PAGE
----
Anda di halaman 1dari 1

The Permanente Medical Group. Inc.

Dept. of Dermatology
Paul Kwon, MD 2003

Seborrheic Dermatitis
Seborrheic dermatitis is a chronic scaling condition of the skin that usually involves the scalp
and face, and sometimes the ears and chest. It often causes itching and flaking. Seborrheic
dermatitis of the scalp is also called dandruff.
What causes seborrheic dermatitis?
The cause is not known, but some recent evidence suggests that it may be partially caused by a
reaction to fungus/yeast that normally live on the skin. Seborrheic dermatitis is not influenced by
diet, and it is not contagious. It can appear at any age, and often follows a random course of
improvement and worsening.
How is it treated?
Although there is no cure for seborrheic dermatitis, it can be controlled. Treatment options are
listed below:

Medicated shampoos are very effective and will help keep the dermatitis under control if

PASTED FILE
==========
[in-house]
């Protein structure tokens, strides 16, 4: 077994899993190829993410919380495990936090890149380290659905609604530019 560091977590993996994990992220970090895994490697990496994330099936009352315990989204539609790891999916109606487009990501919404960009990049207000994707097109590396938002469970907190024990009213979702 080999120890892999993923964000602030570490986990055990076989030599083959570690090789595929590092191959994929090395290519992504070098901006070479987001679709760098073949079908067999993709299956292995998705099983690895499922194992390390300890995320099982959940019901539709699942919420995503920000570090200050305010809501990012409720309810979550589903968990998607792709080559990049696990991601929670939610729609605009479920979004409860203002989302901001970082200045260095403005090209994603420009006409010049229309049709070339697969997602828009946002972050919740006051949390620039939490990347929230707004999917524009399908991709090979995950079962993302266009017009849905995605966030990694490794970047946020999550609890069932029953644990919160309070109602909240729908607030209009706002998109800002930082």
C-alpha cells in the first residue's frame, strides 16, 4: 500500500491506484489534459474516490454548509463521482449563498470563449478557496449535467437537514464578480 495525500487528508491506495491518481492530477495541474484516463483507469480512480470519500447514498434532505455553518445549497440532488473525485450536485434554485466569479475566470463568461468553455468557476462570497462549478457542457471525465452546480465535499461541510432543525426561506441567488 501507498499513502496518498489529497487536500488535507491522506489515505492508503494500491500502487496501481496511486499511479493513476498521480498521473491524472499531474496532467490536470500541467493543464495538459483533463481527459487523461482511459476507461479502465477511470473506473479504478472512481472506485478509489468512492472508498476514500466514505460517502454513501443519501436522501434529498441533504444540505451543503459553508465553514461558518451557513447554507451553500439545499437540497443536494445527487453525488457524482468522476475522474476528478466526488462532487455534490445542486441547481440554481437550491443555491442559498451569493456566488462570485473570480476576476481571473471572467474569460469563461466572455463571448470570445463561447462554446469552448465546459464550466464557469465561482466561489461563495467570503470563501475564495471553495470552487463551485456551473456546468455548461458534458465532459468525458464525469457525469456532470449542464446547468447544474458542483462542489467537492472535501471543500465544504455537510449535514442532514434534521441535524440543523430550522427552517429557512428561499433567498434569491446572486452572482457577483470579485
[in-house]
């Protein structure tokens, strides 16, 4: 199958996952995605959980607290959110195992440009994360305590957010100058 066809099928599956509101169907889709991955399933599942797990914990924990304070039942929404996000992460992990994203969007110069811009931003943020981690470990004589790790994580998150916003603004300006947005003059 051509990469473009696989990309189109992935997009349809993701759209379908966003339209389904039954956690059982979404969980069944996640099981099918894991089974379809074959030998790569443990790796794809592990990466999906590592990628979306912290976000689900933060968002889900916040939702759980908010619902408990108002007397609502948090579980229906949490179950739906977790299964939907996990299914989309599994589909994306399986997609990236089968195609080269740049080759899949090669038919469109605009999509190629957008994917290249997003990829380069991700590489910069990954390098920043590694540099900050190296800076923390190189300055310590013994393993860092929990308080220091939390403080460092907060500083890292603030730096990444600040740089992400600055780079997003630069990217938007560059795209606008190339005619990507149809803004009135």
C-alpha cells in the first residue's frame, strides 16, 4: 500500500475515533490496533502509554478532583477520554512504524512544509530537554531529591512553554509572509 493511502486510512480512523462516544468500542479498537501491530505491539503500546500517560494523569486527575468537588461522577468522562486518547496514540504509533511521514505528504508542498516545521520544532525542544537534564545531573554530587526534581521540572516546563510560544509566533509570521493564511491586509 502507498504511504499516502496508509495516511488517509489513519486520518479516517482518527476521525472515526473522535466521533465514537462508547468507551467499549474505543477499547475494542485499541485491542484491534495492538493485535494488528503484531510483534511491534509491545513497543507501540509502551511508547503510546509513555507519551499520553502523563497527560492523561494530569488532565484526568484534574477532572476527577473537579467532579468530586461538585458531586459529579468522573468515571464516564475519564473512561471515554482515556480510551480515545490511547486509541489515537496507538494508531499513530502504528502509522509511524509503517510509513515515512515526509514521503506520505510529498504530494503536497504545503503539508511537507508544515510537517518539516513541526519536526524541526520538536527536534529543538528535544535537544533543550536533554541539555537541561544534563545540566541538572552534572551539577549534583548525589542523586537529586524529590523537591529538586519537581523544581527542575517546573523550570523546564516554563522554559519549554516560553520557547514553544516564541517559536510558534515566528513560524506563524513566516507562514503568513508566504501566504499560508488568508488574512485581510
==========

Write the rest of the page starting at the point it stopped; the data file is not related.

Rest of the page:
used regularly. These shampoos should be used about 3 times per week. Daily hair washing
is recommended in seborrheic dermatitis, so you can use your regular shampoo on days that
you dont use the medicated shampoos. Try to leave the shampoo on the scalp at least 3-5
minutes so that the medication has time to penetrate into the scalp.
There are different active ingredients found in medicated shampoos. Some of them
Selenium sulfide (Head and Shoulders Intensive Treatment, Selsun Blue, Exsel)
Ketoconazole (Nizoral A-D)
Salicylic acid (Neutrogena T-Sal)
Coal tar (Neutrogena T-Gel, DHS tar, Tegrin)
Zinc pyrithione (Head and Shoulders, DHS zinc, Pert Dandruff Control)
Rotating between two medicated shampoos with different ingredients appears to work
better than using one shampoo continuously.

Steroid products such as hydrocortisone 1% cream or liquid can be used for short periods of
time during flare-ups. They are typically applied twice daily to the affected areas and should
be discontinued as soon as the flare-up subsides. In general, steroid products should not be
used longer than 2 to 3 weeks continuously, as they can cause thinning of the skin.

When seborrheic dermatitis occurs on the face or other non-scalp areas, treatment is similar:
Antifungal creams such as clotrimazole cream or miconazole cream can be used safely
as either maintenance therapy or as therapy for flare-ups
1% Hydrocortisone cream twice a day is effective as a short-term therapy for flare-ups
Any of the shampoos listed above can be used on non-scalp areas, much like a lotion. As
some of them may be irritating to sensitive skin, test them out before using. Also, be sure
to avoid the eyes, as they can burn or sting.